Native Instruments’ latest round of hardware updates includes its two most popular production tools: its all-in-one production hardware Maschine, and Komplete Kontrol keyboard.
Like the larger Studio model, the Maschine MK3 includes two high-resolution screens, and borrowing from the Maschine Jam, also incorporates a touch strip for controlling everything from pitch and modulation to effects and even notes. The layout has been refined, with dedicated buttons for play modes (Pad / Keyboard / Chord / Step), as well as a handy Macro button. Navigating menus is the easiest it’s ever been (a good thing, as this is something you’ll generally be doing a fair amount of when using Maschine), and the pads feel great and responsive across their entire surface.
Perhaps most surprising feature of the Maschine MK3 is its built-in, bus-powered audio interface, which lets you record sound directly into the line inputs (and straight into the Maschine software), and output to your monitors and headphones (though not simultaneously, for some bizarre reason). Also handy is the “Lock” function, which lets you save and transition between snapshots of your current parameter settings. It’s possible to save up to 64 of these “lock states” per project, which you can then snap or morph between. It’s a great improvement to the workflow, opening up new avenues for experimentation without risking losing your current progress. (Videogames could learn something from the idea.)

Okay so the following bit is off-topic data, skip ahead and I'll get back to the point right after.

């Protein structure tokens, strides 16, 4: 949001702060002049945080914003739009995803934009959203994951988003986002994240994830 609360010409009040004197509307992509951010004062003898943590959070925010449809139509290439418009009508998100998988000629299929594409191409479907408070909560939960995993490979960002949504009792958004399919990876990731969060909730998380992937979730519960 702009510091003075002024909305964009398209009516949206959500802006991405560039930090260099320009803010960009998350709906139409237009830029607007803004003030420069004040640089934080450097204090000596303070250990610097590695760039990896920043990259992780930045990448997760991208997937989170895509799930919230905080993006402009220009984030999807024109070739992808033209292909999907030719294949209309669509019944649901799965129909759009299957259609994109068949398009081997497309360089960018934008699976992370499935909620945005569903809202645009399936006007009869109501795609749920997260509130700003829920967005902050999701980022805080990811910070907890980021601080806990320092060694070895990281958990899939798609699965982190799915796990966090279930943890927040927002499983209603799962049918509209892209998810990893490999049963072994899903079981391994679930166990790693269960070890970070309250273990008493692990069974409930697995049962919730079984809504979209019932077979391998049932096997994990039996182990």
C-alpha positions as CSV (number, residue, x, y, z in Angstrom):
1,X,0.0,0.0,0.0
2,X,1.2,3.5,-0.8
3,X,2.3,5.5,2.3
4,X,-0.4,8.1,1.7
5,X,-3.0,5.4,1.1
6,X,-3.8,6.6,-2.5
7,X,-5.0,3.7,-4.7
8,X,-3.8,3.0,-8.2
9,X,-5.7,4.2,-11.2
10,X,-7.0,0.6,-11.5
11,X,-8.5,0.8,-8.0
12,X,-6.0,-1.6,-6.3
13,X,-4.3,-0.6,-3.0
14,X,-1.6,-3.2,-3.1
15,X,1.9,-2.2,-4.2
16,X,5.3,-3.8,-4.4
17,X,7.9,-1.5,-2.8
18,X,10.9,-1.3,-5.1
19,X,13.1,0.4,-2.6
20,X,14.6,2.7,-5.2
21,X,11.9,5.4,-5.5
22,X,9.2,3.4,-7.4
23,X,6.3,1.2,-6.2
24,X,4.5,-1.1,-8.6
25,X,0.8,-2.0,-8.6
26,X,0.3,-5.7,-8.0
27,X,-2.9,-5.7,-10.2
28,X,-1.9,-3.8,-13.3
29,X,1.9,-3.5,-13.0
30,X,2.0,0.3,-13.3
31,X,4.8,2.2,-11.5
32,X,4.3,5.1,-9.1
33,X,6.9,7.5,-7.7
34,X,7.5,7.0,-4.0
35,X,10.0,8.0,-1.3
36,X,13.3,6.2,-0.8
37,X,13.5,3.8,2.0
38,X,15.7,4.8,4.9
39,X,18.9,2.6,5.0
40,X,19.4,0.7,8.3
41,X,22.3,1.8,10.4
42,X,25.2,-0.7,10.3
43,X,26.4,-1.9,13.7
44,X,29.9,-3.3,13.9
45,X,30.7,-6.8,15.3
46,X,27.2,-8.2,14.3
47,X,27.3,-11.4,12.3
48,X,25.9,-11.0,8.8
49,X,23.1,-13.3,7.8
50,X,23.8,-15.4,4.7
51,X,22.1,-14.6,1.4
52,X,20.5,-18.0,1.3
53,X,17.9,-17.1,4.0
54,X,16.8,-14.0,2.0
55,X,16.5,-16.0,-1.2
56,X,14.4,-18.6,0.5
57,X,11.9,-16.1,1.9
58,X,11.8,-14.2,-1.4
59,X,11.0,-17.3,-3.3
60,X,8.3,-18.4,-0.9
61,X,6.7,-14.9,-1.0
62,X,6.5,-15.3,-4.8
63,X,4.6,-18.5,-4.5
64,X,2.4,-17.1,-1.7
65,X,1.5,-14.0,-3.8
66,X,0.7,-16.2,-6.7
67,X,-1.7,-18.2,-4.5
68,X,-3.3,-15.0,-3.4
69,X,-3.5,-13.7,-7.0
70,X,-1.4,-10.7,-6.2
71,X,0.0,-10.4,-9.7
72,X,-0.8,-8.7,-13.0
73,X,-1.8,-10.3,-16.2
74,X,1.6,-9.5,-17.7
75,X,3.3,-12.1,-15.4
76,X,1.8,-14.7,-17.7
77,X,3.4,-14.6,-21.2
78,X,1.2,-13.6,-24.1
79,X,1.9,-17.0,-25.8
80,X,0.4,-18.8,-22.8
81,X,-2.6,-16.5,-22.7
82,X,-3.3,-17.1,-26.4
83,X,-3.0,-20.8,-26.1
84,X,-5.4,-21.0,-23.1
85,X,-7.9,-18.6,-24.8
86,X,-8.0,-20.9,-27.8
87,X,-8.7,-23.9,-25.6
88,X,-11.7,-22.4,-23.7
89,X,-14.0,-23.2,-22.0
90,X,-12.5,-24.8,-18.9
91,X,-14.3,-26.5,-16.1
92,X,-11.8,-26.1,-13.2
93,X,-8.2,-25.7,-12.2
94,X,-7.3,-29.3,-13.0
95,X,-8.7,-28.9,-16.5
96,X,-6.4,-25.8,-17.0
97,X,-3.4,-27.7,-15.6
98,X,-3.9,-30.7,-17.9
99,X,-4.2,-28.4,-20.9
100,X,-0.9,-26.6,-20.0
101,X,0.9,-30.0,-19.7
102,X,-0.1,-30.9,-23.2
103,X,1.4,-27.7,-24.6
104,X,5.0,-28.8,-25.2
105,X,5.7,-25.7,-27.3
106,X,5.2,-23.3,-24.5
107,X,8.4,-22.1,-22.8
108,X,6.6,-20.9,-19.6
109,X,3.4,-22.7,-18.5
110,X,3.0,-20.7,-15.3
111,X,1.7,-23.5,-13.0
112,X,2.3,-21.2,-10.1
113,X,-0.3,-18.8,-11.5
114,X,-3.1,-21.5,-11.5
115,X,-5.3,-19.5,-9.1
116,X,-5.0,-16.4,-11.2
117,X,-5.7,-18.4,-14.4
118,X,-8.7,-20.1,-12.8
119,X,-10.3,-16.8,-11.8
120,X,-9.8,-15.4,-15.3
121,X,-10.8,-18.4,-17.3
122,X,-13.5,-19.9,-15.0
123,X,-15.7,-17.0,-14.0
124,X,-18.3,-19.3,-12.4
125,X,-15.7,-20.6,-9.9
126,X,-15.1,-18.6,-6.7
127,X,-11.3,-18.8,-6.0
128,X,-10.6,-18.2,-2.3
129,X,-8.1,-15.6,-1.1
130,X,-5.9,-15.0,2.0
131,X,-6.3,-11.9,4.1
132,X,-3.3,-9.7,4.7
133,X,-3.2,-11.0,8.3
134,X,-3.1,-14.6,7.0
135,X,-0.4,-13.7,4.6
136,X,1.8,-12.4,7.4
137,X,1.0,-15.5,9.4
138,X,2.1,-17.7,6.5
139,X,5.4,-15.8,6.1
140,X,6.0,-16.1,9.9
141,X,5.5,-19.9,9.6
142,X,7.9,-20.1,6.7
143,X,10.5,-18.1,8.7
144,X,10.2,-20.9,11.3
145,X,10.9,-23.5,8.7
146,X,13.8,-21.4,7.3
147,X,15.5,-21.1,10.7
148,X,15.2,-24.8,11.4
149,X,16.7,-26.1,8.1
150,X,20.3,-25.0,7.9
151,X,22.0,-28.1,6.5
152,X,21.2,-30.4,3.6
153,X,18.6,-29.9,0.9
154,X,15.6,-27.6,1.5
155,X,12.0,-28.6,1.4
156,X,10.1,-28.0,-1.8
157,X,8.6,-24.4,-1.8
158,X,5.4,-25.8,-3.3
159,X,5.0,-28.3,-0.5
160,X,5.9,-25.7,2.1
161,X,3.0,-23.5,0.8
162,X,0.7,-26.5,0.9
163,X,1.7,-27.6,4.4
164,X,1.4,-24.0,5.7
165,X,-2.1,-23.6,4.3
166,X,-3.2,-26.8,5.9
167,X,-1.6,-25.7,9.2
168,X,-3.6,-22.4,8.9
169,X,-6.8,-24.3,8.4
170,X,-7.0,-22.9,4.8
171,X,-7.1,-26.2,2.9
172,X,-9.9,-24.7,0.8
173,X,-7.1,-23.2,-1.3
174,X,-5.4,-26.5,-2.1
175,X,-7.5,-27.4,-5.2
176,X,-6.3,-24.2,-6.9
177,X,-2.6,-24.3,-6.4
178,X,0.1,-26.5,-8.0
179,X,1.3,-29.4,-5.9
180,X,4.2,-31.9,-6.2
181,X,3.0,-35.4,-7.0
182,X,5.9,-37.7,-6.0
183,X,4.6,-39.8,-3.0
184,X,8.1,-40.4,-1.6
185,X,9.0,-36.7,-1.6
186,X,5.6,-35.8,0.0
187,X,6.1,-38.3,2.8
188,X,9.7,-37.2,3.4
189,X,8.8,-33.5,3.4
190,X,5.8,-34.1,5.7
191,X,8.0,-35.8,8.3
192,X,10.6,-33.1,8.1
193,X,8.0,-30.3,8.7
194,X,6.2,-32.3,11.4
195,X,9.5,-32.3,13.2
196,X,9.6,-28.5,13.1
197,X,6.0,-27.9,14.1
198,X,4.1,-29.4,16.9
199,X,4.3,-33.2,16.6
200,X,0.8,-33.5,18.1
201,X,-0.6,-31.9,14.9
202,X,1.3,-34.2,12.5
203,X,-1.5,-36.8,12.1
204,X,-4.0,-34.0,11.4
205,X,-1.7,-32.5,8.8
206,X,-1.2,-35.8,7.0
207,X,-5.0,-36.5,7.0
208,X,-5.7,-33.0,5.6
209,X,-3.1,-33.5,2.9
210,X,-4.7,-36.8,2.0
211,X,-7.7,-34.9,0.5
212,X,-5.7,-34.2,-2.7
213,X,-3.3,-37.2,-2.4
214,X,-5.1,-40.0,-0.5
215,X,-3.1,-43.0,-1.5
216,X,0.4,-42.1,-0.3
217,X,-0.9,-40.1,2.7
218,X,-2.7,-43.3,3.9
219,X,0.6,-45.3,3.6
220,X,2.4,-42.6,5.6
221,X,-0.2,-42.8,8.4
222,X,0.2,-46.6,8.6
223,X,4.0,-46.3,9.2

In terms of hardware, Native Instruments’ new Komplete Kontrol MK2 is more of an incremental upgrade. It brings a similar dual screen approach as the new Maschine, and replaces the pitch and mod touch strip with nice snappy, analog wheels (a touch strip for modulation still exists, but it’s smartly placed beneath the wheels). There’s also the same new push encoder from the Maschine MK3, which can be turned or used like a joystick for directional buttons. The Light Guide is back, with brighter LEDs than in the previous model.
The MK2 better integrates with both NI’s own Maschine software, as well as third-party DAWs. Ableton Live, Logic and GarageBand are all supported via the keyboard’s dual screens, which let you do things like hit the Mixer button to bring up a graphical representation of your DAW’s mixer tracks, which can then be controlled with the knobs underneath. You can scrub through your track or even trigger scenes with the push encoder, and the Auto button lets you record automation in supported DAWs. It’s no Ableton Push in terms of integration, but if you’re a heavy NI plugin user and want a proper keyboard to play them, you’re not going to do much better than this.
Maschine MK3 is available for $599, and Komplete Kontrol MK2 is available in $599 49-key and $699 61-key models.